18/11/2013 06:41 GMT | Updated 18/11/2013 14:00 GMT

Vince Cable Dismisses David Cameron's 'Utterly Wrong' Attack On Lib Dems' Coalition Influence

Anthony Devlin/PA Wire
Prime Minister David Cameron (right) and Business Secretary Vince Cable (left) at a reception at 10 Downing Street, London to celebrate small business.

Vince Cable has dismissed David Cameron's "utterly wrong" claim that the coalition has been forced to do things that were against the national interest as a result of coalition compromises.

Speaking to the Huffington Post UK, the Liberal Democrat business secretary accused Cameron of "politicking" in the run up to the 2015 general election.

"I didn't understand his comments. My impression is the coalition works well and we've had to deal with some massive challenges.

"I think we are seeing more politicking in the run-up to the next election, but the idea that the LibDems are holding back economic policy is completely and utterly wrong and I don't buy that at all."


Cable's comments, speaking at the launch of the Global Entrepreneurship Week in London hosted by Youth Business International, came in response to Cameron's attack on the Liberal Democrat's influence in government during a recent visit to India.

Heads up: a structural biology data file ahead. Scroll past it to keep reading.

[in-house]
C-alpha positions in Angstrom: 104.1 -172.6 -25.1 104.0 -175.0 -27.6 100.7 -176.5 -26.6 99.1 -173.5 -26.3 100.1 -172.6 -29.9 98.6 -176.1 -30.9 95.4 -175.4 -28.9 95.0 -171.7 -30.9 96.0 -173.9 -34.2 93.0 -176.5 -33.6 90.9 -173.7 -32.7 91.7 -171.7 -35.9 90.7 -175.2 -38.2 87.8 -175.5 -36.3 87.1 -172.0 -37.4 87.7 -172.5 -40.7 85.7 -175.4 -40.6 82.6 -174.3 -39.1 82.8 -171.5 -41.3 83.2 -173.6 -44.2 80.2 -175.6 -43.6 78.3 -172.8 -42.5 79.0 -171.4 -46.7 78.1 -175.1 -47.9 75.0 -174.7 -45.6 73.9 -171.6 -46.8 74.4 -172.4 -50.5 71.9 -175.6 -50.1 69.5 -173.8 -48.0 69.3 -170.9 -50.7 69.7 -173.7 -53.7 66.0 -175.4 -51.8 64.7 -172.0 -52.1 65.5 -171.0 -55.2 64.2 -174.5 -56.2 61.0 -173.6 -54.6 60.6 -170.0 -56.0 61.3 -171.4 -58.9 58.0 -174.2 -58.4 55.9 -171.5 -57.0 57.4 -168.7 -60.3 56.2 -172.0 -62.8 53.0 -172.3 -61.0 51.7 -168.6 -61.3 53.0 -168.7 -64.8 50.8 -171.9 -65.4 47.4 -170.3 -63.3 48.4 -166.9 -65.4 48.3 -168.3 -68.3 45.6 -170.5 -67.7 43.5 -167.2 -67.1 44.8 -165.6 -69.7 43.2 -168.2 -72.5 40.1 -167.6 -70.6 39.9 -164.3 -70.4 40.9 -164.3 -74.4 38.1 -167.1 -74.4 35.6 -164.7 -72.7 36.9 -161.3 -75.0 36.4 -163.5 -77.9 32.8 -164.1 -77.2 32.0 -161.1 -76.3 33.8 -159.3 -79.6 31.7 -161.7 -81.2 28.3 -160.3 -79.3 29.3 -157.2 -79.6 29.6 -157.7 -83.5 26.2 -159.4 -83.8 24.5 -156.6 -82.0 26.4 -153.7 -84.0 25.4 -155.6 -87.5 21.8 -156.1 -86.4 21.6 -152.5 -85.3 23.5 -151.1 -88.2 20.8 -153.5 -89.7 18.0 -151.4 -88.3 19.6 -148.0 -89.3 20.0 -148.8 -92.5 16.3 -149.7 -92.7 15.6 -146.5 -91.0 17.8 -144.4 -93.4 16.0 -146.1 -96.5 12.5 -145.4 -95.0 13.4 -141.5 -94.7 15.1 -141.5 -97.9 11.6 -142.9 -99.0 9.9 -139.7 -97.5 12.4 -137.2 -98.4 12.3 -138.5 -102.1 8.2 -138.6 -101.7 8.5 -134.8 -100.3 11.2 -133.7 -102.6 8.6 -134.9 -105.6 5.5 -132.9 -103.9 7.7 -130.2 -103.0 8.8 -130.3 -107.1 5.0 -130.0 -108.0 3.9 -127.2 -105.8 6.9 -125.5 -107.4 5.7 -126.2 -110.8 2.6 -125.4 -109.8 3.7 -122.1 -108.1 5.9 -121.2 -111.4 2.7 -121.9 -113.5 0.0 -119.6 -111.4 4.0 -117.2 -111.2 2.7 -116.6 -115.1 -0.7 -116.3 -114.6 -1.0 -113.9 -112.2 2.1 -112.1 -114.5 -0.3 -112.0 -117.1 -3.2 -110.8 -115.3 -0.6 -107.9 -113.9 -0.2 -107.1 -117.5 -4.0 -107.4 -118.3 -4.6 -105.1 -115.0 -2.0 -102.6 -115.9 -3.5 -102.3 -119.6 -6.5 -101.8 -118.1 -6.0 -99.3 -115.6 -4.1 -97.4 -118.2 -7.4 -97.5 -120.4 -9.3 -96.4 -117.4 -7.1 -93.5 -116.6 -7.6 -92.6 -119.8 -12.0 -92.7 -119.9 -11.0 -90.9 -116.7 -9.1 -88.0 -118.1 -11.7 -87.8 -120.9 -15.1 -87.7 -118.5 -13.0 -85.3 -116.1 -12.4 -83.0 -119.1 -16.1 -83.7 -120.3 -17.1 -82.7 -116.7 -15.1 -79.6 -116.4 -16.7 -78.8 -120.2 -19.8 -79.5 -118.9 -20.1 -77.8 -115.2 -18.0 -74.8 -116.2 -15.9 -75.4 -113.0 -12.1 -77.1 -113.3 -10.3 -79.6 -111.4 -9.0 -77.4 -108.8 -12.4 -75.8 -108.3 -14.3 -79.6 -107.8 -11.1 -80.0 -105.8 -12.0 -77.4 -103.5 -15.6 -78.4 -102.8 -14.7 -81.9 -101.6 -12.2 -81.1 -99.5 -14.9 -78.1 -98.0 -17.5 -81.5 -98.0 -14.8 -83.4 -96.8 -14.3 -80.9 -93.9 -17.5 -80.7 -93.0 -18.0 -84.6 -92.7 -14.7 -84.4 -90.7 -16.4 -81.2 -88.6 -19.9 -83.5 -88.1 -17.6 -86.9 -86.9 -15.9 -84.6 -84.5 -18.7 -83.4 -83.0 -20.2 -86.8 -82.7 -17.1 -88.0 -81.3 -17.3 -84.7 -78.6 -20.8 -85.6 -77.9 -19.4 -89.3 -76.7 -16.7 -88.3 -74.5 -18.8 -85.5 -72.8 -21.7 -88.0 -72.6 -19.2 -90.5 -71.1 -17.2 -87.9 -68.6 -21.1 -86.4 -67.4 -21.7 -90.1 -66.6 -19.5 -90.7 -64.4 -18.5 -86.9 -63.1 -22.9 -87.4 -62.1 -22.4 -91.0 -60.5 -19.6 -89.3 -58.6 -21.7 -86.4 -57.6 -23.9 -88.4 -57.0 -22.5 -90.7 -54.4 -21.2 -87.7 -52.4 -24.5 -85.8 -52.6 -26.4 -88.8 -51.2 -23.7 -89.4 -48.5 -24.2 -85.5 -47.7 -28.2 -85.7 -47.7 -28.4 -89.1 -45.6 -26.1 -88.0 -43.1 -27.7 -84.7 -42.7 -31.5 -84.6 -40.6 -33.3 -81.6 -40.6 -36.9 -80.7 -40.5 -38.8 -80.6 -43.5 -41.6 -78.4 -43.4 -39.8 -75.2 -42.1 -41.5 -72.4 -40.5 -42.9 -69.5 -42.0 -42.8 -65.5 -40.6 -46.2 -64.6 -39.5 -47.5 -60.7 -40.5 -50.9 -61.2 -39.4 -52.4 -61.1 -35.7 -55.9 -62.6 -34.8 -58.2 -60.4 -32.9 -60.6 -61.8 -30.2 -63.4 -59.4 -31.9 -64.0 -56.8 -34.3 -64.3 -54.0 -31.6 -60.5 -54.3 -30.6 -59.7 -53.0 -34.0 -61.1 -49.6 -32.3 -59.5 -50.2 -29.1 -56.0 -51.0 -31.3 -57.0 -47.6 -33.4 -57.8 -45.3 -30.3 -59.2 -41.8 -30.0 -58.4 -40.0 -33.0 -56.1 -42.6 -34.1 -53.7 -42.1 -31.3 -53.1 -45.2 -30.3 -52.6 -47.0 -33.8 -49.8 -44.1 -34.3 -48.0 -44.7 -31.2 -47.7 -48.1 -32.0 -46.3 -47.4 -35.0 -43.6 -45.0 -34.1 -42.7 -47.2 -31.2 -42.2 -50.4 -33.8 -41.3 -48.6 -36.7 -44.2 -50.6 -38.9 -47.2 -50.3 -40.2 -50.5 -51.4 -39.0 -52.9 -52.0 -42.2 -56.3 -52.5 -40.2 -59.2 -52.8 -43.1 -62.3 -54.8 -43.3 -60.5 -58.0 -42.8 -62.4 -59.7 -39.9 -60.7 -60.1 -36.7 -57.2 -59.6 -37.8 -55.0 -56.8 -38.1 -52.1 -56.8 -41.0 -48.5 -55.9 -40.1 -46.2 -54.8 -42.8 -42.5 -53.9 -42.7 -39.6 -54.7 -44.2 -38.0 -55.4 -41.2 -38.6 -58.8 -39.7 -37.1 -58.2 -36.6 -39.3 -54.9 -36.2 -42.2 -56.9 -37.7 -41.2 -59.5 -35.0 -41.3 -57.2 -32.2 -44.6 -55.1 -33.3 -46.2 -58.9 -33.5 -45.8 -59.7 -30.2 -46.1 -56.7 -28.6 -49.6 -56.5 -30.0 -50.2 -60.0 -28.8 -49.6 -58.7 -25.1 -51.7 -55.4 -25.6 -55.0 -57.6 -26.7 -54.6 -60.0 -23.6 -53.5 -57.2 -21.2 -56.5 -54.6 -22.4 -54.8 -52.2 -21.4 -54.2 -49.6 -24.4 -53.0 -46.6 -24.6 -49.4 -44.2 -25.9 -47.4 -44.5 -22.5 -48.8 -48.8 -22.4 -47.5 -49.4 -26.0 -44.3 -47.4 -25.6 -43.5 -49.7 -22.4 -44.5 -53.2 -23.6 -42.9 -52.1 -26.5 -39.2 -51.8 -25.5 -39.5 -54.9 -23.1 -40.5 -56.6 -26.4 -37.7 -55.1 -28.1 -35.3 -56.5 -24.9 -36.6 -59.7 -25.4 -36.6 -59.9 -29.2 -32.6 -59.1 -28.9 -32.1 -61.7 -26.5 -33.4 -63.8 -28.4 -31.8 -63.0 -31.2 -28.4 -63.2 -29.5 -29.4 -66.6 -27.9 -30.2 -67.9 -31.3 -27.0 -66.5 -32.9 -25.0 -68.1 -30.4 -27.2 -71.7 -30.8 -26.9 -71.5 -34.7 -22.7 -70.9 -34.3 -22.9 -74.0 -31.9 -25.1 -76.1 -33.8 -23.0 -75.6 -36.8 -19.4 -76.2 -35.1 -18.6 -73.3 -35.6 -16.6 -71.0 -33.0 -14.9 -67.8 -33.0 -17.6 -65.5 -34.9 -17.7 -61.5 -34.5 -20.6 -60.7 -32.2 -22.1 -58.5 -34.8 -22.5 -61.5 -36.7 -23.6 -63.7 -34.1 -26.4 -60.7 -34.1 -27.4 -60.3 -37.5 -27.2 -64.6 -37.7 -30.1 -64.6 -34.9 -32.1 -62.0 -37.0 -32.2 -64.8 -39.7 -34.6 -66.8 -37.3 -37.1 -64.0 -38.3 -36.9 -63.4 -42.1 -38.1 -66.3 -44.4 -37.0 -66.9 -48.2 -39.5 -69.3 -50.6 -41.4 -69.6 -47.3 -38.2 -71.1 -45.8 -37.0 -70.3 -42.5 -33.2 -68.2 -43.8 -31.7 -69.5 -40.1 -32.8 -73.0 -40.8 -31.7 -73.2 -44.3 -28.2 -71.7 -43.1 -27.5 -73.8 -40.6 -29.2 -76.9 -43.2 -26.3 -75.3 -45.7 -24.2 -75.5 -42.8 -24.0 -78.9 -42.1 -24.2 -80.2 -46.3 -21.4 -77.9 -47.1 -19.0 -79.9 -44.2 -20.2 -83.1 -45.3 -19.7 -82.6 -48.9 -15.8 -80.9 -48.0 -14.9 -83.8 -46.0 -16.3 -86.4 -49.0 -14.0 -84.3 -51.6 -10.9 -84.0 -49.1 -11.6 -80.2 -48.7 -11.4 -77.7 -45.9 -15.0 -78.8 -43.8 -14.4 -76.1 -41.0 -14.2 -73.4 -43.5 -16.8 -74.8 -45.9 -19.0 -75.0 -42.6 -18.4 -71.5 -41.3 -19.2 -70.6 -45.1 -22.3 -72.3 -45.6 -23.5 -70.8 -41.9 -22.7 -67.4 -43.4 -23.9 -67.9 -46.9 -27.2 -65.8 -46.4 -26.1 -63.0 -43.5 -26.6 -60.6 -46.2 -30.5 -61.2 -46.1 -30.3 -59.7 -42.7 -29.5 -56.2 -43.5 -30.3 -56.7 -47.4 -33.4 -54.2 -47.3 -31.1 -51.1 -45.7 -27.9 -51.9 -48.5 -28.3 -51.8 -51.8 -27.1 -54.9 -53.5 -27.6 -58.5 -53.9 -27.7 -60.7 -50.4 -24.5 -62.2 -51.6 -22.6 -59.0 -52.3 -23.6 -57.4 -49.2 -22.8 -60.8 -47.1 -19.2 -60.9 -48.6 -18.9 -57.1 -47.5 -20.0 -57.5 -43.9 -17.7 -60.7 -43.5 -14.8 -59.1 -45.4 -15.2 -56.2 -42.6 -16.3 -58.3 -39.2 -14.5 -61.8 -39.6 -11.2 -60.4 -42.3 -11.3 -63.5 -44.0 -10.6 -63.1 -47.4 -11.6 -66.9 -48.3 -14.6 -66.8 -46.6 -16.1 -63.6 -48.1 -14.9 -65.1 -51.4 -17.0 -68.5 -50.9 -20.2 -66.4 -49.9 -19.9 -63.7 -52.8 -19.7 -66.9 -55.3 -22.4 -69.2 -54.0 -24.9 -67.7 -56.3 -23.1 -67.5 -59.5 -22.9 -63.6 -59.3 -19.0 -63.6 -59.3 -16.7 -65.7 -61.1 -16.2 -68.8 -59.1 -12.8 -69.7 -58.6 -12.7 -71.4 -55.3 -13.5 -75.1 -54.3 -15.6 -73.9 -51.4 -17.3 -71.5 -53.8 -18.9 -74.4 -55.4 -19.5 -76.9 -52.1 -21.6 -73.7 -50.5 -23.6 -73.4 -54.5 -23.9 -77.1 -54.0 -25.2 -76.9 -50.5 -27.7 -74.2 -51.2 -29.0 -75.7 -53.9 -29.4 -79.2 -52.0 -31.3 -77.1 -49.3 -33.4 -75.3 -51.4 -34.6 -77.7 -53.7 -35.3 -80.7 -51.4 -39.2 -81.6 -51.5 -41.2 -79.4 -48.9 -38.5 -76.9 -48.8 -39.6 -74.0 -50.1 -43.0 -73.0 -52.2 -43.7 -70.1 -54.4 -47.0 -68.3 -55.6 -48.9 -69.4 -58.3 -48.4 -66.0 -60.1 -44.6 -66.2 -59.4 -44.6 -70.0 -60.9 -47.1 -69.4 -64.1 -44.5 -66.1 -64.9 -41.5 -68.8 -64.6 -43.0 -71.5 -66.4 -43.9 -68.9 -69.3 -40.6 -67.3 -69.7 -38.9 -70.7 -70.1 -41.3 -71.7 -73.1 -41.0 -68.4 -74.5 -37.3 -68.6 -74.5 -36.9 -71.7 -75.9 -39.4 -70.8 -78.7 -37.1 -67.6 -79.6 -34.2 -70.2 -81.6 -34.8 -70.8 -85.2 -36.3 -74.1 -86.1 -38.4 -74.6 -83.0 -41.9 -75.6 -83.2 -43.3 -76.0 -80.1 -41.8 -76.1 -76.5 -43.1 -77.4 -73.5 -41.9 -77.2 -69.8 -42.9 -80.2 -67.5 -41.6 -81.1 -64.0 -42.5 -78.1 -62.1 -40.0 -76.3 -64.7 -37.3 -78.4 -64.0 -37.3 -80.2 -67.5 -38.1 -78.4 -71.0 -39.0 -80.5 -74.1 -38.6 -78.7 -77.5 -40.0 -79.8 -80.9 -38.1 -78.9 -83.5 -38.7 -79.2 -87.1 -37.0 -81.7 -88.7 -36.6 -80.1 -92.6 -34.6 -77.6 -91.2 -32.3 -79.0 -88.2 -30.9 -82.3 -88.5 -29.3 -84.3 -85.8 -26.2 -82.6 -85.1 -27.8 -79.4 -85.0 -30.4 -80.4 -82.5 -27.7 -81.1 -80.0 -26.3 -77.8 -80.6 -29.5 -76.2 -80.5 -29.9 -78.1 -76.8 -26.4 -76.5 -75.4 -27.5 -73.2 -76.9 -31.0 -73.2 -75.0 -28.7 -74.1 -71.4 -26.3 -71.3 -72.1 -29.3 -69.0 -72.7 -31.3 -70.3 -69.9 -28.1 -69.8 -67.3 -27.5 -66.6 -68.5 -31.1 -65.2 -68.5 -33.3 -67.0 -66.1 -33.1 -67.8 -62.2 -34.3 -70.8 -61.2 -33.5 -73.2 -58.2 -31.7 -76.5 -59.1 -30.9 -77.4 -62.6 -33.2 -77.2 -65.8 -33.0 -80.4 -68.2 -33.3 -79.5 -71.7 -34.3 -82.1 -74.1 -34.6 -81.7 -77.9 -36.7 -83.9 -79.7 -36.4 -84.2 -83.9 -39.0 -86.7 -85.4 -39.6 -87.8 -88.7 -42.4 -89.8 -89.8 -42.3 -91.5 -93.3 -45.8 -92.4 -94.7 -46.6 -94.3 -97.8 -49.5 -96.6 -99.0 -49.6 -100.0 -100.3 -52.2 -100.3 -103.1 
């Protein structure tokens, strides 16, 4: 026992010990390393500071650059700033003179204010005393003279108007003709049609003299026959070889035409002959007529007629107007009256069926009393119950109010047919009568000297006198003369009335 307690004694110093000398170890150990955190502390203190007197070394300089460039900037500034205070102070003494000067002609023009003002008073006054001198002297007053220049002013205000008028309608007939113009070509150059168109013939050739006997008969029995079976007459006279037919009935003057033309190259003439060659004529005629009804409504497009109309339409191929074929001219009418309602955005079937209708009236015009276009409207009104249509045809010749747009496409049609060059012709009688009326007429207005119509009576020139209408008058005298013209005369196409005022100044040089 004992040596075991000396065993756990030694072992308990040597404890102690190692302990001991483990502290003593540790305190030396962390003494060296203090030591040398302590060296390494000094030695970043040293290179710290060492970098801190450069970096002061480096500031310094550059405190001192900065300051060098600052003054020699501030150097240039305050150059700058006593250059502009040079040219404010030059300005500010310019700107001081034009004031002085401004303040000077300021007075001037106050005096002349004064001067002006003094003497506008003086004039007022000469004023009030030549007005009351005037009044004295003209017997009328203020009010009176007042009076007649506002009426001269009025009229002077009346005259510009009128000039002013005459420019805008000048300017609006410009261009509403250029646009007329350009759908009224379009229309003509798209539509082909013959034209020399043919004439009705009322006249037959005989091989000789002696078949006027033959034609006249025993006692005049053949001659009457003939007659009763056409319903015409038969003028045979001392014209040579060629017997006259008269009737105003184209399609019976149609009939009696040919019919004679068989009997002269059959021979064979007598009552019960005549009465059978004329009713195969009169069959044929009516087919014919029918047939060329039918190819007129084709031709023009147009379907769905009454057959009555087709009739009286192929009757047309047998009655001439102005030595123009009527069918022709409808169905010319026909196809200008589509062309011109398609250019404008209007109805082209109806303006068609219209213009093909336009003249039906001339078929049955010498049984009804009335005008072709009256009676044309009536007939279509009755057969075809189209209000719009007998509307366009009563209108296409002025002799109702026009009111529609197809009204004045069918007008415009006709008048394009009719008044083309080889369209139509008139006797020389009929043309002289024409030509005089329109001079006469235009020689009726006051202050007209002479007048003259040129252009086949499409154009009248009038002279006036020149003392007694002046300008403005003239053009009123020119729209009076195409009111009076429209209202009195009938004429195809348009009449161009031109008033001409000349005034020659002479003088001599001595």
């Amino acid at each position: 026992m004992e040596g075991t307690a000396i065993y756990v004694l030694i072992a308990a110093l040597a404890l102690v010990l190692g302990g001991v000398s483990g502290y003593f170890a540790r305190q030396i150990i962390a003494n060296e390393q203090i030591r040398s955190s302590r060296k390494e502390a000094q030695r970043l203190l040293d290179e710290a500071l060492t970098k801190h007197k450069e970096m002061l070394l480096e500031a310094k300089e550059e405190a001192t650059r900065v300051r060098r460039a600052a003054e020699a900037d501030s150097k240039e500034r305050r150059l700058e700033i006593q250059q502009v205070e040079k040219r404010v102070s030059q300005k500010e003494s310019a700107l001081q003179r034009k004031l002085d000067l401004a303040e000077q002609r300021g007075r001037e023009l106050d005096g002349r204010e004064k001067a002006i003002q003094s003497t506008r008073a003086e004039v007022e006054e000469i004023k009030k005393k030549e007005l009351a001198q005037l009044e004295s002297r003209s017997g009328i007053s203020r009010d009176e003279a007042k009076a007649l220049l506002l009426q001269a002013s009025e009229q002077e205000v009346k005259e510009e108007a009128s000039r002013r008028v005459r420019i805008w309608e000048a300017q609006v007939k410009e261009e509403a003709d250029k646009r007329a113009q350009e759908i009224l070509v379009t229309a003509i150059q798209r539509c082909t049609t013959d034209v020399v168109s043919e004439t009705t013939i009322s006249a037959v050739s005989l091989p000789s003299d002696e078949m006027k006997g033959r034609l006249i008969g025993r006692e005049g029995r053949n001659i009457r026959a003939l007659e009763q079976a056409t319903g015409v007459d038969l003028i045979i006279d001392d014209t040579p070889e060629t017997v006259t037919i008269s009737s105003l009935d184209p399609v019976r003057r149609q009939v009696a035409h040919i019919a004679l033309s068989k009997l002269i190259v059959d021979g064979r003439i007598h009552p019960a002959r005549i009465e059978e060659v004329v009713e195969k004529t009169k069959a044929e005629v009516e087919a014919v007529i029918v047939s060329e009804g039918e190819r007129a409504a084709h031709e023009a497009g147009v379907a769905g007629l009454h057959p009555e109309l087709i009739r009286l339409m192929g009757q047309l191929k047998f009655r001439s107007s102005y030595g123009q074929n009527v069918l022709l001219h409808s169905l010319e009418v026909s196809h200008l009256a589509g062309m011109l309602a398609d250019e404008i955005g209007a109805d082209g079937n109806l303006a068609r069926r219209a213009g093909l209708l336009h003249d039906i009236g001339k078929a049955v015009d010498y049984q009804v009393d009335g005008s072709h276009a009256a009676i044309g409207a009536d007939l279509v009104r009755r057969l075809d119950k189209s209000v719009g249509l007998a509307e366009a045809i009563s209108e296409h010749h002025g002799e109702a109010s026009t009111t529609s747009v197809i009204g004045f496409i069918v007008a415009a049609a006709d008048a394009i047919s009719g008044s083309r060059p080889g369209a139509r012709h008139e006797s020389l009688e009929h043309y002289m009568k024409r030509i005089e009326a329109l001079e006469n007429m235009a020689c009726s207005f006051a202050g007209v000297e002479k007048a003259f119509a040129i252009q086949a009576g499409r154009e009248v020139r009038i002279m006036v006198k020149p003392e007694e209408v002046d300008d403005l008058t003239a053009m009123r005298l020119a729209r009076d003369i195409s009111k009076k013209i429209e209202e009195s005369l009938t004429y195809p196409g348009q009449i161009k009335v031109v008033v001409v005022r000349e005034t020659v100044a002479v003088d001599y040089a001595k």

"We have shown it can work," the PM said in New Delhi. "There are some good parts to coalition. You have to proceed in quite a rational basis - that is good. I think what's bad about it is that sometimes you have to make compromises that are not necessarily in the long-term interests of the country."

Cameron did not provide any examples of how the coalition has been foiled in its pursuit of the national interest, but argued: "I prefer a more decisive form of government. I think what the British people want is a government with a very clear plan, that acts on that plan. If the plan works then keep them in; if the plan doesn't work then kick them out."

Lib Dem leader Nick Clegg said, in response, last week: "Of course there are compromises the Conservatives have made that they don't like.

"They wanted to say that employers could fire any employee at will and the Liberal Democrats said 'No, you can't do that'. They floated a plan of having profit-making state schools and we said 'No'. I happen to think those are things we blocked because it wasn't in the national interest to do so."

See also: